His township already dealing with the longest ambulance response times in the Region of Waterloo, Wellesley Mayor Joe Nowak is concerned plans to swap out a rural emergency response unit for a region-wide ambulance could exacerbate the problem.The proposal, part of the 2015 regional budget, calls for the conversion of one of the three existing rural response (RERU) units to a 12-hour ambulance. Nowak sees cause for concern.
“In the initial staff report, they said that this has the potential to negatively impact the response times in some of the rural municipalities,” he said. “Their thinking is, they want to put an ambulance in there because the ambulance actually has the capability to carry a patient whereas the paramedic units don’t have that. If I understand it correctly, the plan is to have the ambulance situated in the new building in Phillipsburg and I think you have to understand that the ambulances are fluid, and are constantly on the move, whenever they are needed. So it’s quite conceivable that particular ambulance could get called to Stratford or Kitchener or anywhere really; when that inevitably happens, that means that there will be no coverage in Wellesley Township at that time. And that’s a huge concern.”
Region staff argue the change will help reduce response times overall, though they do concede those gains could come at the expense of rural areas.
“Existing (Emergency Medical Services) resources continue to be fully utilized given the current call volume and demand,” a staff report on the matter states. “While the 2012 and 2013 service enhancements (an additional 12-hour ambulance was added to the fleet each year) approved by council have improved region-wide coverage and response times in those years, call volumes have grown four per cent in 2014. As a result, the current region-wide response time trend shows deterioration in 2014.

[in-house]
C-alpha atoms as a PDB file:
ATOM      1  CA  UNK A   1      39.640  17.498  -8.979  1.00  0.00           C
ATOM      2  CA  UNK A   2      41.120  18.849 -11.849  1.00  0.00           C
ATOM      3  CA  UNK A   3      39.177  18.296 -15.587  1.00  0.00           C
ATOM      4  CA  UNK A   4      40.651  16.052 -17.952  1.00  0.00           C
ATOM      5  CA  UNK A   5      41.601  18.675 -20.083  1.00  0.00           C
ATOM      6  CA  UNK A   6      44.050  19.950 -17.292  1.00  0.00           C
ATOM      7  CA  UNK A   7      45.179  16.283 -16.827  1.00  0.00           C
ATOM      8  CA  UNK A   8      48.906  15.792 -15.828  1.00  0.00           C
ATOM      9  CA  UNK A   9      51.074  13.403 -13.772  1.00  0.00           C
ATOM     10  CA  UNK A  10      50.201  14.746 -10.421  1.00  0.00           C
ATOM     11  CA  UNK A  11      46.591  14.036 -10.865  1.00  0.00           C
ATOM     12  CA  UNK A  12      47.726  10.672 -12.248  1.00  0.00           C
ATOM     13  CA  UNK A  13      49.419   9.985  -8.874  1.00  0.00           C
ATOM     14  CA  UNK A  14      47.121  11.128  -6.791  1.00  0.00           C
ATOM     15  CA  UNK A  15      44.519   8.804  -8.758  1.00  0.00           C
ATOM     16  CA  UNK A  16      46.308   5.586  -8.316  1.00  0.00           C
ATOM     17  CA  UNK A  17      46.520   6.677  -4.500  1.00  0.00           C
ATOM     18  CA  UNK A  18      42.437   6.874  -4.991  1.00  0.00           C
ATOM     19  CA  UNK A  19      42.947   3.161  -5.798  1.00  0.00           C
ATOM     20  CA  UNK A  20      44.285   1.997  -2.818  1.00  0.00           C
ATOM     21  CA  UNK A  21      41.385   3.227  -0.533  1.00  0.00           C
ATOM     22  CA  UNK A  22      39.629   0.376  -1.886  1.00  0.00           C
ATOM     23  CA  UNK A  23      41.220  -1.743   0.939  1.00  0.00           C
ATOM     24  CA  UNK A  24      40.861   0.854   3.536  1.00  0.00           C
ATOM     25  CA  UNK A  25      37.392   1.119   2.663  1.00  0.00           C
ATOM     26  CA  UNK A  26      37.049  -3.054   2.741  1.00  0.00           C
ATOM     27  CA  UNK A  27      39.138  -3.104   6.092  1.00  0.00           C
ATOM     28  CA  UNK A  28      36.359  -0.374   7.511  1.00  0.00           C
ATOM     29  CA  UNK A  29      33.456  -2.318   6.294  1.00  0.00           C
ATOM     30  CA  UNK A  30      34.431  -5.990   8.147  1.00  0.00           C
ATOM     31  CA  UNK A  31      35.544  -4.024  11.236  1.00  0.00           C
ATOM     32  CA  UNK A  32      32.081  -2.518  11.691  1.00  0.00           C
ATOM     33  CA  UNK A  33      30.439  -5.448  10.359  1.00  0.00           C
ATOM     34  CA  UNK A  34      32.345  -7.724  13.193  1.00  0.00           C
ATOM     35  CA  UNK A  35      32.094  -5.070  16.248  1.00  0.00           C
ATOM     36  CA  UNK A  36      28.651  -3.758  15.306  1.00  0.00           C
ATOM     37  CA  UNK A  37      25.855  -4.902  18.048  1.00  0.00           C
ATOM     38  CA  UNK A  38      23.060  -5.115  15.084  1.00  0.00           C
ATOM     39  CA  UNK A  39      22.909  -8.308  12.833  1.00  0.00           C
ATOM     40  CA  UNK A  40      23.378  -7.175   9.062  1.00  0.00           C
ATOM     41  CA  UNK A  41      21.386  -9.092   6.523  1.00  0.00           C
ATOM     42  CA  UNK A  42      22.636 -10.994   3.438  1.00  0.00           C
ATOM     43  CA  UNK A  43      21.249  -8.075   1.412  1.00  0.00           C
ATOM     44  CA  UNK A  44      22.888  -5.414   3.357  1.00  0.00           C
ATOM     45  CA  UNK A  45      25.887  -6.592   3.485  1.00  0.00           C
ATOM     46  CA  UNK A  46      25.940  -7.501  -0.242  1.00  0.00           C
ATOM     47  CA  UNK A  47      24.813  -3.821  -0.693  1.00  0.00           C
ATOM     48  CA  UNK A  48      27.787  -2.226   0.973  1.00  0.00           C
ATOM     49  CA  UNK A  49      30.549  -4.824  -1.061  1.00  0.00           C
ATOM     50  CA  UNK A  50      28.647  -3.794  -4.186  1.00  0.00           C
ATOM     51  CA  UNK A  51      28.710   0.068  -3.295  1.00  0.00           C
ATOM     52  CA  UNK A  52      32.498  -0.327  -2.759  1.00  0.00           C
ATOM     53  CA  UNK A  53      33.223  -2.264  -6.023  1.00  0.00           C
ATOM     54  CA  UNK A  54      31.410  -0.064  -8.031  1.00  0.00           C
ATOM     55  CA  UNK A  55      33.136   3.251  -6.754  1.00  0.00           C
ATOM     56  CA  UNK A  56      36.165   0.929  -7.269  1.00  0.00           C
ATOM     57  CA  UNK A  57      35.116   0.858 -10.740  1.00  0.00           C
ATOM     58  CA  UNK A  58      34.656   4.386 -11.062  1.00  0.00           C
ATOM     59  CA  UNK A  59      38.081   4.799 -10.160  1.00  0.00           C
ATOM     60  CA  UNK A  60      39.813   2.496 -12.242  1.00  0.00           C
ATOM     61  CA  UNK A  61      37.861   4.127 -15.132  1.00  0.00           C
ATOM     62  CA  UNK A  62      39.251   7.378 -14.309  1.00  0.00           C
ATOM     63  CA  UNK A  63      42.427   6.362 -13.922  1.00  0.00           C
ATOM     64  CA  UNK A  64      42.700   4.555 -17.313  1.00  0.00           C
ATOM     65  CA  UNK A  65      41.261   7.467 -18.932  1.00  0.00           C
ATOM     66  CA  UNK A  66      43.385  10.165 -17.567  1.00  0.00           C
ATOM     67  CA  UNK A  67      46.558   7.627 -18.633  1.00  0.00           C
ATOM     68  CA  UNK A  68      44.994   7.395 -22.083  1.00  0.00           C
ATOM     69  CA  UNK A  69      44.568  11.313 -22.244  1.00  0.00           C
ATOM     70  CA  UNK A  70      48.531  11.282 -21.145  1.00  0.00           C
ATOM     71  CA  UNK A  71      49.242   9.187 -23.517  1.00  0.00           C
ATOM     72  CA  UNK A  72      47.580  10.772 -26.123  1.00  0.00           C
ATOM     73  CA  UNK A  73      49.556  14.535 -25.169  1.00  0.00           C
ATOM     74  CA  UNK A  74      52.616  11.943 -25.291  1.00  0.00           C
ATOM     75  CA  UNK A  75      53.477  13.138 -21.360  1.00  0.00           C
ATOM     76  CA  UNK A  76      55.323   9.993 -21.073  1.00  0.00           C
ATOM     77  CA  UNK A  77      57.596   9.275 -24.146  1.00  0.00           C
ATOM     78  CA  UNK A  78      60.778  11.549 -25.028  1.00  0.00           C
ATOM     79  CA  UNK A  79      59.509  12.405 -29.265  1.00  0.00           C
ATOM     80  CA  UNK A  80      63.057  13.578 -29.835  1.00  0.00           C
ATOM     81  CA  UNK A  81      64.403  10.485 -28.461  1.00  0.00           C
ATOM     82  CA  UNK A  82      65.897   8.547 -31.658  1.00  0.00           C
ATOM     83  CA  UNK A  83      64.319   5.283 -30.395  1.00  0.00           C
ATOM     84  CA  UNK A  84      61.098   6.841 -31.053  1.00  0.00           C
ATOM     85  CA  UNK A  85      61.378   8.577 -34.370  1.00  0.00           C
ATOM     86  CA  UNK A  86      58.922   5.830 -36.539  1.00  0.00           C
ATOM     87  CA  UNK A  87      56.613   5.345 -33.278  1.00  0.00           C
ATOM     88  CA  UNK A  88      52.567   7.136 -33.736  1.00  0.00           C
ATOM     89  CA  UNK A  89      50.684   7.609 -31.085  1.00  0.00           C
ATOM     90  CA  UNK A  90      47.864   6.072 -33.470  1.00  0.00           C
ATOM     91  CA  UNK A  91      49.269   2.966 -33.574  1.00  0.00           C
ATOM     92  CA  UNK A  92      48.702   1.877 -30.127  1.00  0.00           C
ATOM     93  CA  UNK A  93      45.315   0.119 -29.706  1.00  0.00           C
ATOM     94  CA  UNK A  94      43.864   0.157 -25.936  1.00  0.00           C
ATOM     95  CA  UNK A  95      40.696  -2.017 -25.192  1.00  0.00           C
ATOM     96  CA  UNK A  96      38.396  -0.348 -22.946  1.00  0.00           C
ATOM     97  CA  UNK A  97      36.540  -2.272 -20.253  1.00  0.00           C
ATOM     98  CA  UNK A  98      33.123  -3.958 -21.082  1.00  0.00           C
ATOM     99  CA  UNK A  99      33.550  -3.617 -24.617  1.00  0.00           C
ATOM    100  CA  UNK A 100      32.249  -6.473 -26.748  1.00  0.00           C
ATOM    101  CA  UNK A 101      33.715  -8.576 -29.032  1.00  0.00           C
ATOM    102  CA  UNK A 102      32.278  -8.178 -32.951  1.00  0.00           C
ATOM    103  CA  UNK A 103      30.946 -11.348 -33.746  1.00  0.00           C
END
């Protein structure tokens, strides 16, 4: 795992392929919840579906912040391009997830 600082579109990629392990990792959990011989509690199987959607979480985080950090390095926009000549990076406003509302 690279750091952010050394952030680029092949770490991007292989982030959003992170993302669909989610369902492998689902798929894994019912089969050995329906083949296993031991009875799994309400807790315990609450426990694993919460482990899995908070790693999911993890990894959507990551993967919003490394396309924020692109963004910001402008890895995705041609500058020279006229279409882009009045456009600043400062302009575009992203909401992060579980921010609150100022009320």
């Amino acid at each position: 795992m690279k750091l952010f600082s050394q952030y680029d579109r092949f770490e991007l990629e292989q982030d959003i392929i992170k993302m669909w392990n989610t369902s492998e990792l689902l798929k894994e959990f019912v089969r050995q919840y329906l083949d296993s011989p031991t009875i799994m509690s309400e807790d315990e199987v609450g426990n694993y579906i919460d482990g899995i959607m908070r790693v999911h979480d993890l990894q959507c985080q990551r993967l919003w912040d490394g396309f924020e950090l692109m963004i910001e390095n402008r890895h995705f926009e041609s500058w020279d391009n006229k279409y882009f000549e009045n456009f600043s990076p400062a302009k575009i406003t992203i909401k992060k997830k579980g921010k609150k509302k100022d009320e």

“Additional staffing will comparatively improve region-wide response times. However, rural response times may be negatively impacted by the loss of the RERU.”
That tradeoff is unacceptable, Nowak said.
“The numbers are saying that a person who lives in Linwood probably has less chance of surviving a heart attack than a person in Kitchener because the ambulance just can’t get to them as quickly. From my perspective, I understand the fact that there is going to be a difference because of the logistics (driving distance), but what they are doing here is regressive; in my mind it’s going backwards when we look at the health and safety of the people of Wellesley.”
In response, Nowak will bring a motion forward at the regional council’s budget approval meeting March 4 to add the additional ambulance while maintaining all three rural response units.
That idea comes with an annual price tag of $712,000 – the conversion from an RERU to an ambulance instead would total $484,000 – the staff report notes.
But that difference, some $228,000 a year, would be well worth it, Nowak said.
“I’m going to propose that they can put the new ambulance there, but they’ve got to keep the rural unit as well; I want both. I think that’s fair and I also think that is what the people of Wellesley would come to expect.”
Data from 2013 shows Wellesley had the worst ambulance response times in the region. At that time, 90 per cent of calls took 21 minutes or less to respond to emergencies in the township. The remaining 10 per cent took longer.
There are currently 18 ambulances in operating in the region, along with three rural response units, which service exclusively within North Dumfries, Wellesley, Woolwich, Wilmot and Ayr.